That, that, in very deed, is their chiefe arte, and unto that all their learning and exercise of letters is directed. Whereas therefore, in the kingdome of China , one onely king beares rule over so many provinces, it is strange what a number of Magistrates are by him created to administer publique affaires. For (to omit them which in ech Towne and City have jurisdiction over the townesmen and citizens) there are three principall Magistrates in every province. The first is he that hath to deale in cases criminall, and is called Ganchasu: the second is the Kings Fosterer, and is called Puchinsu: the third is the Lieutenant-generall for the warres, named, as we sayd before, Chumpin. These three therefore have their place of residence in the chiefe City of the province: and the two former have certaine associates of their owne order, but of inferiour authority, appointed in divers Cities and Townes, unto whom, according to the variety of causes, the Governours of Townes, and the Maiors of Cities doe appeale. Howbeit the three forenamed Magistrates are in subjection unto the Tutan, that is, the Vice-roy, ordained in ech province. And all these Magistrates beare office for the space of three yeeres together: yet so, that for the governing of ech province, not any of the same province, but strangers, that is, men of another province, are selected: whereof it commeth to passe, that the Judges may give sentence with a farre more entire and incorrupt minde, then if they were among their owne kinsefolke and allies. Over and besides all these, there is an annuall or yeerely Magistrate, which is called Chaien, whose duety it is to make inquisition of all crimes, and especially the crimes of Magistrates, and also to punish common offences: but concerning the faults of the great magistrates to admonish the king himselfe. Of this order, every yere, are sent out of the Kings Court, for ech province, one; and going over all the Cities and Townes thereof, they do most diligently ransacke and serch out all crimes, and upon them which are imprisoned they inflict due punishment, or, being found not guilty, they dismisse them unpunished. Hence it is, that all Magistrates greatly fearing to be called in question by the Chaien are well kept within the limits of their callings. Besides all these Magistrates there is at either Court, namely in the North, and in the South, a Senate or honourable assembly of grave counsellours, unto the which, out of all provinces, according to the neerenesse and distance of the place, affaires of greater weight and moment are referred, and by their authority divers Magistrates are created: howbeit the managing and expedition of principall affaires is committed unto the Senate of Paquin. Moreover there are every yeere certaine Magistrates appointed in ech province, to goe unto the king: and every third yeere all the Governours of Cities and of Townes do visit him at once, what time triall is made of them that aspire unto the third degree: upon which occasion there is at the same time an incredible number of people at the Kings Court. By reason of this excellent order and harmony of Magistrates placed one under another, it can scarse be imagined, what sweet peace and tranquility flourisheth thorowout the whole realme, especially sithens, after speedy inquisition, persons that are guilty be put (as the maner is there) to the punishment of the bas tonado: neither yet are suits or actions any long time delayed. Also it is not to be omitted, that for the obtaining of any dignity or magistracy, the way is open, without all respect of gentry or blood, unto all men, if they be learned, and especially if they have attained unto the third and highest degree aforesayd. Neither can it be expressed how obedient and duetifull the common sort are unto their Magistrates, and with what magnificence and pompe the sayd Magistrates come abroad: for the most part of them have fiftie or threescore Sergeants attending upon them, and going before them, two and two in a ranke: some of them carrying Halberds, Maces, and Battle-axes: some trailing yron chaines upon the ground: others holding great roddes or staves of a certaine kinde of reede, wherewith malefactours are punished, in their hands: and two there are that carry, inclosed in a case, the Kings seale peculiar for ech office: and many others also, that shew sundry spectacles unto the people: whereunto may be added the horrible outcries and showtes, which betweene whiles they utter, to strike a terrour into the hearts of all men: and at length come the Magistrates themselves, being carried in a throne upon the backs of foure men, sixe men, or eight men, according to the dignity of their office. Now, as concerning their houses, they are very large and stately, being built and furnished with all necessary stuffe, at the Kings owne cost, in the which, so long as their magistracy lasteth, they leade a brave and an honourable life. The sayd houses are without variety of stories one above another, which in the kingdome of China and in our Iles of Japon also are not ordinarily used for habitation, but either to keepe watch and ward, or els for solace and recreations sake (for the which purposes, eight most lofty turrets of nine stories high are built) or els for the defence of Cities. Howbeit in other regardes these buildings doe shew foorth no small magnificence: for they have their cisternes for the receit of raine-water, which are adorned with beautifull trees, set in order, round about them: and they have also their places designed for the administration of justice, and divers other convenient roomes to bestow their wives and families in. Within the doores of the foresayd habitations a certaine number of Sergeants and officers, having cabbins or little houses allotted them on both sides, doe alwayes give their attendance; and so long as matters of judgement are in deciding, they be alwayes ready at hand, that, at the direction of the Magistrates they may either beat malefactours, or by torments constraine them to tell the trueth. The sayd Magistrates also have their peculiar barges wherein to take the water; being in breadth and length not much unlike to the galleys of Europe, but for swiftnesse and multitude of oares, farre inferiour unto them. The rowers, sitting upon galleries without the hatches or compasse of the barge, doe moove it on forward with their oares: whereupon it commeth to passe, that the middle part of the barge affoordeth sufficient roome for the Magistrates themselves to abide in, containing chambers therein almost as convenient and handsome, as in any of their foresayd publique houses, together with butteries and kitchins, and such other places necessary for the provision and stowage of victuals. LEO.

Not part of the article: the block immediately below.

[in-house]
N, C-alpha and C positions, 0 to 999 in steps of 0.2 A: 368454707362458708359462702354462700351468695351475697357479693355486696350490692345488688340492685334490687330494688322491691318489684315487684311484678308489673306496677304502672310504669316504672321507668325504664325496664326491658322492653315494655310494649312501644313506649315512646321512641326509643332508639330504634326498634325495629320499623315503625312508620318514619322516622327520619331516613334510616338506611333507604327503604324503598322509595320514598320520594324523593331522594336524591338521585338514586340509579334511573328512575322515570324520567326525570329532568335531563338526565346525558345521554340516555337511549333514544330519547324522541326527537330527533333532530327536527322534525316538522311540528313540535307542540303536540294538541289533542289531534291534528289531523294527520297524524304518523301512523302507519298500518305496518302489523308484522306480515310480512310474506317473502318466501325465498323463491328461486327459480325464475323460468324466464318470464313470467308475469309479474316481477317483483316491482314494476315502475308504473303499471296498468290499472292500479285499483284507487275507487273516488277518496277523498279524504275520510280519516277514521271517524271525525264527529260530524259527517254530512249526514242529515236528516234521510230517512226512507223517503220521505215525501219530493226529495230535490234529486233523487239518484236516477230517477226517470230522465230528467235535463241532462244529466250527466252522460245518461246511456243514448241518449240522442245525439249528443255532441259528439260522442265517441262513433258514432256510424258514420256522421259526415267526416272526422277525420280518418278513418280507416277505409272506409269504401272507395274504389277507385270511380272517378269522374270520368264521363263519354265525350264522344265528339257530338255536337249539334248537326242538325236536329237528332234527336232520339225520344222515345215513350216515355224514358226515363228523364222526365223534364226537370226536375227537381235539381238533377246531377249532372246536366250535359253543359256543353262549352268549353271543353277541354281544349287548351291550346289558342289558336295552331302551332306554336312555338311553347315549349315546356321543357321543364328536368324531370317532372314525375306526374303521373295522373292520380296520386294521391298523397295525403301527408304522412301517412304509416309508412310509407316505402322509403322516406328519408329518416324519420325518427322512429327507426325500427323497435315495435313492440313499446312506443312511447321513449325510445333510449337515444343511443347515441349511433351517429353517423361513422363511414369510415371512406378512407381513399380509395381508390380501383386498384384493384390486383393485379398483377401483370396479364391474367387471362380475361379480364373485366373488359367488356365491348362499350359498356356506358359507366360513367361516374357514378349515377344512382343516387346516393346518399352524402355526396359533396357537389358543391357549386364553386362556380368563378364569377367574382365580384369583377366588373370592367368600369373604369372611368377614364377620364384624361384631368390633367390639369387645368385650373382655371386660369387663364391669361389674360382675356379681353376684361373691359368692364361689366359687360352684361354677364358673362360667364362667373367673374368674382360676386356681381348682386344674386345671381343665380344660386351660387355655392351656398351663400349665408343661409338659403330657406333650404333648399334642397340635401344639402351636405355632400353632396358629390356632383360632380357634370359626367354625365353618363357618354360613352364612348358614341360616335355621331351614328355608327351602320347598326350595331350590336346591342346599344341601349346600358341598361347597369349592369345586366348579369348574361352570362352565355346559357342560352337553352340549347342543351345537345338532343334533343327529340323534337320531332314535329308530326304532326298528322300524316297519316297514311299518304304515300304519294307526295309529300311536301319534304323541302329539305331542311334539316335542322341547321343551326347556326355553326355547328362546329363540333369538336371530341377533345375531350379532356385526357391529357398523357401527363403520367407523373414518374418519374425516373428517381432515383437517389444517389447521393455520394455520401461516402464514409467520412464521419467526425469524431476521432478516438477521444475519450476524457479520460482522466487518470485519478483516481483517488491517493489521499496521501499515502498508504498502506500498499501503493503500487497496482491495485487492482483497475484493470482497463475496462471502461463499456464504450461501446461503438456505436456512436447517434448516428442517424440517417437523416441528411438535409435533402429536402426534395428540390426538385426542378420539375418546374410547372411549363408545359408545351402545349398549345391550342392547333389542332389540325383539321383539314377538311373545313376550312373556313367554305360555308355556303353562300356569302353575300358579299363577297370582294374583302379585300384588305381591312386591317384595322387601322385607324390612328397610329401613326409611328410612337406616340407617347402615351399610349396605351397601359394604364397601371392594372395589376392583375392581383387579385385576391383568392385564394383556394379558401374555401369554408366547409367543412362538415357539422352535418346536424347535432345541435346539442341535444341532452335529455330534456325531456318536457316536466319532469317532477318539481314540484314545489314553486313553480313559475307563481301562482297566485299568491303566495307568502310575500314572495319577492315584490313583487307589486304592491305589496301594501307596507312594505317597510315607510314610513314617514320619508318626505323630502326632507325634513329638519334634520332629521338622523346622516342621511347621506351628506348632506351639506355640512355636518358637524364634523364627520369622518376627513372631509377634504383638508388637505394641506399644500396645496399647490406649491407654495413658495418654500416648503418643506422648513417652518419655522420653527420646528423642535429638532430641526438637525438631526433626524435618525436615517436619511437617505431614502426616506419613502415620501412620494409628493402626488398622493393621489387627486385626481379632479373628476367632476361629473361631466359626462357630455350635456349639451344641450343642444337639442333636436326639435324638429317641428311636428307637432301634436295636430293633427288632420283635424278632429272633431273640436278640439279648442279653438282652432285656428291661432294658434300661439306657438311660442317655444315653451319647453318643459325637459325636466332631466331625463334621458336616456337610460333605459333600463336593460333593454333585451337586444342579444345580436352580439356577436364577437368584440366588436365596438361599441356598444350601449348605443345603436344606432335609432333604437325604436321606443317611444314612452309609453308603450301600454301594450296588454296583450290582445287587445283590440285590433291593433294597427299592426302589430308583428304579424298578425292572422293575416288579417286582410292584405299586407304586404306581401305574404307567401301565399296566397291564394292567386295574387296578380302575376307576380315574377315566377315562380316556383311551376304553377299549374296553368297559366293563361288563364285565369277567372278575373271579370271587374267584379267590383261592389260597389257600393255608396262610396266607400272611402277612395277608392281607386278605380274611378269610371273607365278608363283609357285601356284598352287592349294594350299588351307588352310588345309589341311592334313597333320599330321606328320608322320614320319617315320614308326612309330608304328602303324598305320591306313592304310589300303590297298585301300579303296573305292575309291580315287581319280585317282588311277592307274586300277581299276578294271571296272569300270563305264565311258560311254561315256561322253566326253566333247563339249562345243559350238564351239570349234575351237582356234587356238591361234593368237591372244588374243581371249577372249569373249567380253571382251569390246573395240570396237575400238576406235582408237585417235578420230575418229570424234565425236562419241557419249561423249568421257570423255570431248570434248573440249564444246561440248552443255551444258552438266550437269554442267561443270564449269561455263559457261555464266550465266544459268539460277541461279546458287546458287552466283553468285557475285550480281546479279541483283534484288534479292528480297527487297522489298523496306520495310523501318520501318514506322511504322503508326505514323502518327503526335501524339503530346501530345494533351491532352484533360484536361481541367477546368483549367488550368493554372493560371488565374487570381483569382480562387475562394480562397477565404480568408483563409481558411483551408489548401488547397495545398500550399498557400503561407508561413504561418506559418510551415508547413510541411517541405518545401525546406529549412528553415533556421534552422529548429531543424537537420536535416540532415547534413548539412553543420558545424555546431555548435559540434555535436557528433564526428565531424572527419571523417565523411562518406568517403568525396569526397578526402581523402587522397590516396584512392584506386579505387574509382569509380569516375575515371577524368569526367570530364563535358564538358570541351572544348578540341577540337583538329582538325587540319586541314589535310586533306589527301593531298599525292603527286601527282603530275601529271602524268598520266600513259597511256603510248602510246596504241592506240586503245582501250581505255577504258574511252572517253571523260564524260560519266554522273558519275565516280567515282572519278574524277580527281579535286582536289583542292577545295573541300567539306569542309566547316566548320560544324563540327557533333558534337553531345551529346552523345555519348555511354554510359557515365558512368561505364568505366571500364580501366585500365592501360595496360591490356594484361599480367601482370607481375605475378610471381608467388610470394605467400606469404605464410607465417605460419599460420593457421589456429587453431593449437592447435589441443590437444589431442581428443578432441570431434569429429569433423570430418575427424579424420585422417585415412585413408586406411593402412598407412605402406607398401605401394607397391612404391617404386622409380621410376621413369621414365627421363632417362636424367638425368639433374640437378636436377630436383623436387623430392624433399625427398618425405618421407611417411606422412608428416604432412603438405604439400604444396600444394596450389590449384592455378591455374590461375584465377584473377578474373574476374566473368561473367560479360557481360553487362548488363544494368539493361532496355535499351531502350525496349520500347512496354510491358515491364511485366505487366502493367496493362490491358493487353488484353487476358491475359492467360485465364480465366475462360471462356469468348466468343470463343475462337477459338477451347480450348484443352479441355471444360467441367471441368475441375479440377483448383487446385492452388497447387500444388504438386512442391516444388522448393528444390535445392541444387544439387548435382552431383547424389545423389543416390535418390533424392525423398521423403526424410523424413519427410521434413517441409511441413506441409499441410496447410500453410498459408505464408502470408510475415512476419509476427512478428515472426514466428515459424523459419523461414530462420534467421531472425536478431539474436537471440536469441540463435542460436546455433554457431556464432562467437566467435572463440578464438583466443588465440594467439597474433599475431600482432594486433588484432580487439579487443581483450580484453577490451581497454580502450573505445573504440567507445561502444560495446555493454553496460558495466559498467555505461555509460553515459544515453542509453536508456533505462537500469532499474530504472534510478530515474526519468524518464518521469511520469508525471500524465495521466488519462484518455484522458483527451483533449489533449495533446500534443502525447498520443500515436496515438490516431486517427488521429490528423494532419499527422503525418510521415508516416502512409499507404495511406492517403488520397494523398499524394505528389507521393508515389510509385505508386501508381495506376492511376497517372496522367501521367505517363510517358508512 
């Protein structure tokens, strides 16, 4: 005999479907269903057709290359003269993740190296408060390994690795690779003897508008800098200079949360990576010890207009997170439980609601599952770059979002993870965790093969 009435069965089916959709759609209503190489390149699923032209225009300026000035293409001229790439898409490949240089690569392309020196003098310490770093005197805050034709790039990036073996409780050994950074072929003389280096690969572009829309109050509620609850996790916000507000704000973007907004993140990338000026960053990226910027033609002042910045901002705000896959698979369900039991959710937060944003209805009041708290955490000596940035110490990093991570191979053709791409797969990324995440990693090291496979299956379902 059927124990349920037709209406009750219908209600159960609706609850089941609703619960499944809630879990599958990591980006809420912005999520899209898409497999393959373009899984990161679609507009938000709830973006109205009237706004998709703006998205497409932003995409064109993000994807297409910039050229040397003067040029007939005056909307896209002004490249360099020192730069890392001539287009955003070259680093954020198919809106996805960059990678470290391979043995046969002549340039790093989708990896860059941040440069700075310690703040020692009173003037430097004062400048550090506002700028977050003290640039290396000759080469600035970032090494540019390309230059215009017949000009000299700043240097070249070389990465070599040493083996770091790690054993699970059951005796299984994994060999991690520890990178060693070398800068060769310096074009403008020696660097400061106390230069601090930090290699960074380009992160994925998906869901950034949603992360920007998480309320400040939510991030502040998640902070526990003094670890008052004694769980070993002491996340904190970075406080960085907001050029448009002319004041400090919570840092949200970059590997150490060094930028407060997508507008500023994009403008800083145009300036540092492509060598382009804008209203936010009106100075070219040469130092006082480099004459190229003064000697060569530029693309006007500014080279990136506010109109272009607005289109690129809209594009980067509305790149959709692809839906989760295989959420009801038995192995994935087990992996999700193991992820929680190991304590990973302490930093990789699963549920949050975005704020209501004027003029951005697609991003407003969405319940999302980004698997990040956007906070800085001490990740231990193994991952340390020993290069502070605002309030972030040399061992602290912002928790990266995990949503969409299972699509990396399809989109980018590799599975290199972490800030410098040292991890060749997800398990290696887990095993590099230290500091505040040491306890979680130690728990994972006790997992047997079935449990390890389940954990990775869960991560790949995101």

All these things agree right well with the reports, which we have heard of the stately and renowmed kingdome of China : I would now right gladly know somewhat concerning the order which is observed in the obtaining of magistracies. MICHAEL.